Thursday, October 25, 2007

More on the Eid Crescent

As I wrote in an earlier entry many people have been distressed about the fact that it was astronomically impossible for Eid to be on the 12th of October, but now it seems it isn't just us crazy immoral liberals who have taken note. Several Saudi religious scholars lead by Abdullah Al Munaie (member of the Grand Council of Ulema) have made clear their suspicions. "Blindly accepting that the views astronomers are invalid puts the whole community on the Judiciary Council's conscience." Al Munaie wrote. "Even if we assume that astronomers are a bunch of dissolutes whose testimonies should be investigated first, that does not mean we have the right to completely not hear them." he continues.

But of course this is Saudi Arabia. The head of the Judiciary Council stated that "astronomy remains an inaccurate discipline" preferring the use of the naked eye to a science that is older than the pyramids. "How are we to ignore the testimonies of eyewitnesses and listen to a a man calculating in his home?" he adds. Like my dear departed father used to say: "They still think science is some kind of djinn operated magic."

Still, the fact that there is a rift between the high ranking Saudi ulema over the matter gives one hope that maybe sometime in the (hopefully) not too distant future we can stop being the laughing stock of the world.

For a full article over the matter (in Arabic) visit Al Arabiya


Amy said...

AA -

I (unfortunately) got in a little tiff about this with my fiance, when he told me he was going to pray Eid and I told him it was impossible to sight the moon yet. A shari'ah issue, he told me it was. How do they know it's impossible, he asked me?

When the moon sets before the sun sets... how can you possibly say you saw the crescent and that the next day is Eid? It has to be after sunset to see it, and for it to be on that day, because the day ends at sunset.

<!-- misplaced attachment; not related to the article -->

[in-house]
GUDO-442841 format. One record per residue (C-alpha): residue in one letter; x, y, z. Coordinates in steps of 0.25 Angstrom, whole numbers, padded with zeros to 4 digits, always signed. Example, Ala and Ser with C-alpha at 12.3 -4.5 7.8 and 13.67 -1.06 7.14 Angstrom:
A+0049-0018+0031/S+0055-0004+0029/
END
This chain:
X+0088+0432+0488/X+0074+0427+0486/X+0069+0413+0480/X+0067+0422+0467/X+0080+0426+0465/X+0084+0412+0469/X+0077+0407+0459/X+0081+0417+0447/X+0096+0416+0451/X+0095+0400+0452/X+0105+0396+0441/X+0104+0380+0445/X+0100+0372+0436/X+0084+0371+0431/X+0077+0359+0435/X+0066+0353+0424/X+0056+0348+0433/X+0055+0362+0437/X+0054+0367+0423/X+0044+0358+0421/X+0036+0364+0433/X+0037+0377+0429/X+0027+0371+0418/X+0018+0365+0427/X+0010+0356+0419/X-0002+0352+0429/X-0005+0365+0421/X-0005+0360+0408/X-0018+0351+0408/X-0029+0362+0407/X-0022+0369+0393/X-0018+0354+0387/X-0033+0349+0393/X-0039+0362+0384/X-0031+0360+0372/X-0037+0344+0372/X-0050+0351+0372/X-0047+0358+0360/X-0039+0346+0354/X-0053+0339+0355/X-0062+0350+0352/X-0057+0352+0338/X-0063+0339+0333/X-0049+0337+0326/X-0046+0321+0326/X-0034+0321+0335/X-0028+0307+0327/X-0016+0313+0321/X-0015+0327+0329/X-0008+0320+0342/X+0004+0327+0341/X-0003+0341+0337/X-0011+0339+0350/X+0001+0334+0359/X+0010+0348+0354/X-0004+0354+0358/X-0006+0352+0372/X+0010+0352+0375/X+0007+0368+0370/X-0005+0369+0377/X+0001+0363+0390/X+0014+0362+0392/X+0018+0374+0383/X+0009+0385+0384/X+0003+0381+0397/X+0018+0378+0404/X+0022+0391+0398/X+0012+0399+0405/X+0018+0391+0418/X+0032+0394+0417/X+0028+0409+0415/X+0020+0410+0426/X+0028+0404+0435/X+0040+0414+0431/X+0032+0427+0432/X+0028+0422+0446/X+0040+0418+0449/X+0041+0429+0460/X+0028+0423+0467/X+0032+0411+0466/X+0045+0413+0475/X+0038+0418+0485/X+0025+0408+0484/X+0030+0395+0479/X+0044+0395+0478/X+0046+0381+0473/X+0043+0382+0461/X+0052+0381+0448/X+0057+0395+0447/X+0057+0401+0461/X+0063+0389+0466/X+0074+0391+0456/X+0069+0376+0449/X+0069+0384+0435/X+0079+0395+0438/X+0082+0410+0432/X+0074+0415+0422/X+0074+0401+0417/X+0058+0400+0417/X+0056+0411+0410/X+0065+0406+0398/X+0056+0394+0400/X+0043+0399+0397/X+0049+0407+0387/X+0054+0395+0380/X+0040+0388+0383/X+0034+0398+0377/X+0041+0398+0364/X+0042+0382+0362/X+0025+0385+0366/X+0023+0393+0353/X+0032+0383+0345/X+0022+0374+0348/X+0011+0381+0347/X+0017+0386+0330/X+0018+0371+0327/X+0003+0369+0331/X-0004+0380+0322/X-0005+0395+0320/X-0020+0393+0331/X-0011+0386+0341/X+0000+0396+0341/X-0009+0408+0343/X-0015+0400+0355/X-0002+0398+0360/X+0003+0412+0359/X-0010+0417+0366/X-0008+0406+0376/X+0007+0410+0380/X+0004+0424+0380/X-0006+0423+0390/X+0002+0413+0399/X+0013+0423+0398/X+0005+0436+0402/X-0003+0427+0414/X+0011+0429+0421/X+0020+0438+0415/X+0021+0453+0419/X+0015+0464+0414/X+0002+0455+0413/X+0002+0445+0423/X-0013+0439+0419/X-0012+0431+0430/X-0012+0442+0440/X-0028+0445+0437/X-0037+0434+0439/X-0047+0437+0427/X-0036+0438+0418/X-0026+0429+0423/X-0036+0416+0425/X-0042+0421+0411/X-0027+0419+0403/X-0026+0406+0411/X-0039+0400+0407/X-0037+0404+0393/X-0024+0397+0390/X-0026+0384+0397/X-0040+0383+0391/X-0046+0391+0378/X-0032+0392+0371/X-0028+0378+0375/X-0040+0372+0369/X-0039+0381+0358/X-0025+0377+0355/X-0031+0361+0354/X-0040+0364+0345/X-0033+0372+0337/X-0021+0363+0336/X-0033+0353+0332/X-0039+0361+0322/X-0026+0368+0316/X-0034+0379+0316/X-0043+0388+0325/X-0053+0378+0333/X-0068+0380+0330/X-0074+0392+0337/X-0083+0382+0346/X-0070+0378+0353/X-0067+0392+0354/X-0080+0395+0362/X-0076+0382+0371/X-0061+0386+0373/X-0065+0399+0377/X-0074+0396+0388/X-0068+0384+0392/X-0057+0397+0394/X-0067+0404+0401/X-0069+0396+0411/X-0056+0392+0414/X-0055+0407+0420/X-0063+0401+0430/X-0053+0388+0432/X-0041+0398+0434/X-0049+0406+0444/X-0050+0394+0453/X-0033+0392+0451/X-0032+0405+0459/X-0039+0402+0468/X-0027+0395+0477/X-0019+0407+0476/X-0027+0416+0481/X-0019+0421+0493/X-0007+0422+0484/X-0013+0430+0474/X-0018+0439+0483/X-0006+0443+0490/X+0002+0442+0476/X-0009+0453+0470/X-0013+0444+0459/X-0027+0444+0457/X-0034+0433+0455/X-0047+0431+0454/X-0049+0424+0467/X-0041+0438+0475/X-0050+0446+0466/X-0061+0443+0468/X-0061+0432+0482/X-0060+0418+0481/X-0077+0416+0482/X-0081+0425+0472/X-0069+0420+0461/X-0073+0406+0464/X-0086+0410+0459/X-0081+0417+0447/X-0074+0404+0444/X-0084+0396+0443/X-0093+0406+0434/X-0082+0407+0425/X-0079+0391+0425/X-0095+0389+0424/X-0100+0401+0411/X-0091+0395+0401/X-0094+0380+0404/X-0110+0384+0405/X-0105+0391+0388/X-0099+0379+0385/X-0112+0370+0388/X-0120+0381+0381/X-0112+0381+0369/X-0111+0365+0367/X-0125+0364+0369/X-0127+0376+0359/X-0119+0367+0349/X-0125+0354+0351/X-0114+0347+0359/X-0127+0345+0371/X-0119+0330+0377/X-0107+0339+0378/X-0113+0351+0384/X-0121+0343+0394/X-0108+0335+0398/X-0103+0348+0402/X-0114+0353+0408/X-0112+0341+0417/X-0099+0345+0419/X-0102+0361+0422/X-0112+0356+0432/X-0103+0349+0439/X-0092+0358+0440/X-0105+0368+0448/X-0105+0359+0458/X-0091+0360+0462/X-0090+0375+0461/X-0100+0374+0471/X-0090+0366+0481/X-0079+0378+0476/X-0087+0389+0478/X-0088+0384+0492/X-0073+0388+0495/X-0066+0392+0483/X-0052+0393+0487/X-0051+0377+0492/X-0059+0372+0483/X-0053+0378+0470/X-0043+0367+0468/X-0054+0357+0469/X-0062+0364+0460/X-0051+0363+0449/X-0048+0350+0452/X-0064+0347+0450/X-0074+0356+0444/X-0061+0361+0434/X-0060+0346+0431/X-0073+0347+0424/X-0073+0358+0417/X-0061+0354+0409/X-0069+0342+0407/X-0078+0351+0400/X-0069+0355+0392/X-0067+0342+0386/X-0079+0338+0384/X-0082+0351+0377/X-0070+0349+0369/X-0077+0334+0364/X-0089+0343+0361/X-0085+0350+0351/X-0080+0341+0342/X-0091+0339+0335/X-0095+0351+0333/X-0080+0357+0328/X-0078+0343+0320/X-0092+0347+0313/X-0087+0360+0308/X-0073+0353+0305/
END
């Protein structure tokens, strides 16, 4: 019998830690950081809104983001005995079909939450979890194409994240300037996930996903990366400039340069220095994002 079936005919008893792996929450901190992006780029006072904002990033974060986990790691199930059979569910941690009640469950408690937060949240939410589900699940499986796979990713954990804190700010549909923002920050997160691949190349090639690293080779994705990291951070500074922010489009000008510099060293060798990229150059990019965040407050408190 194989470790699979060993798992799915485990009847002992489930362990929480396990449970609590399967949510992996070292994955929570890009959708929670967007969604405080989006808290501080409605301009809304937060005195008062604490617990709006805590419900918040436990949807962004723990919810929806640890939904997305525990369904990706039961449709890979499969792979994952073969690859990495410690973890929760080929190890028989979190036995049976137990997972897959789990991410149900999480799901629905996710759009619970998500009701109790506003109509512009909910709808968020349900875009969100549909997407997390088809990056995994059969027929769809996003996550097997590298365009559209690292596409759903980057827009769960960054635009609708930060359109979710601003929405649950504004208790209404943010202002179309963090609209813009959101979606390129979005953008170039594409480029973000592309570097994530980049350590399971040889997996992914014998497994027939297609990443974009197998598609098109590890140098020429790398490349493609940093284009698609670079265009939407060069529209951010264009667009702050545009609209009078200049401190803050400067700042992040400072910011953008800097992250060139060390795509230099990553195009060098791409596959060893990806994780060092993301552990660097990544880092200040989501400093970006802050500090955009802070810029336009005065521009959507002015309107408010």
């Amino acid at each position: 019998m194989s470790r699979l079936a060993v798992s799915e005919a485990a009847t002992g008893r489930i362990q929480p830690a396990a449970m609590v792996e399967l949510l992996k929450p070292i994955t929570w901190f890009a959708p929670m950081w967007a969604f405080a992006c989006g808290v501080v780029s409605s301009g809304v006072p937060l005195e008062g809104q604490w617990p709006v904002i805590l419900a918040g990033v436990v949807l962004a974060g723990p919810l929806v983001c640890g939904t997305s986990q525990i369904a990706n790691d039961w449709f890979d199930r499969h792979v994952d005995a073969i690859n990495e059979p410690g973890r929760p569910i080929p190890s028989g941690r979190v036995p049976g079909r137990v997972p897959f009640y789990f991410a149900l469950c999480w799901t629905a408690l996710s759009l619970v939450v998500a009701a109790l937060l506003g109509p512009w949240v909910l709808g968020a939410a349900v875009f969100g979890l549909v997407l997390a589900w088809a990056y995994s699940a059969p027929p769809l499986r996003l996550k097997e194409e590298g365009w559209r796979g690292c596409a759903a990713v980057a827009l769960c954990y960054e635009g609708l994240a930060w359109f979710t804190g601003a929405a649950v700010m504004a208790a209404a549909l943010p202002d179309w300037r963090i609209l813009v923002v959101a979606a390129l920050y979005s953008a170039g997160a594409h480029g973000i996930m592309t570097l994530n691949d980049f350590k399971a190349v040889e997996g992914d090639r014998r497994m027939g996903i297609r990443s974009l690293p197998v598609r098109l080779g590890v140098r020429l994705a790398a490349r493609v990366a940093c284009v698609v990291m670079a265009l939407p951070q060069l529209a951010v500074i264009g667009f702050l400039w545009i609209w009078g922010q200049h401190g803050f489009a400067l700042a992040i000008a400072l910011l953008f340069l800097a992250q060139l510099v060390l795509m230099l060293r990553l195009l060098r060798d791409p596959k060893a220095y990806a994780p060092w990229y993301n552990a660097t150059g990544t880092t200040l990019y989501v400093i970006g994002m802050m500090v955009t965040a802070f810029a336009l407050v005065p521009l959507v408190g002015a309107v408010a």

Now I favor moonsighting as much as the next person but there has to be some common sense, right? I hate to really rant about this on your blog but... well, it's about time astronomy was treated as something other than jinni magic or something popping up in the last century. And that doesn't even mean total reliance on it, either. Just... making use of knowledge available.

I think laughing stock is about right, though... for now.

Saudi Jawa said...

Go right ahead and rant. That's why I keep the comments section open :)

John Burgess said...

In a place where the ulema are not yet convinced that the earth rotates around the sun, I'm not likely to take their dismissal of astronomy with any authority.

Amy said...

AA -

One thing I love about the imam at the masjid here is that he tries to coordinate in advance a plan with all the local masajid (living in the usa btw) to make sure that they have the same criteria for deciding Eid so you don't have people in one city doing something different than the other city and people fighting, etc. Preventing fitnah I guess you could say. (Unfortunately, one mosque had a new imam this year and he didn't get the memo, so to speak.)

And the criteria they've established for Eid-day is different for the two Eids. For Eid al-Fitr, they have a moonsighting criteria nationwide, to the west coast (we're on the east), so if the moon is sighted, eid is declared. (Or Ramadan, at the end of Shabaan.) And in order for the sighting to be considered valid it has to be after the sun has set!!!!

But for Eid al-Adha and that whole month of course, he elects to follow Saudi Arabia because for that Eid it's not the local moon-sighting that matters so much as coordination with the people on hajj.. "when is Arafat" kinda thing.

But when we know for a fact it's impossible for the moon to have been sighted after sunset... how do people get away with saying they saw it? Ah, well.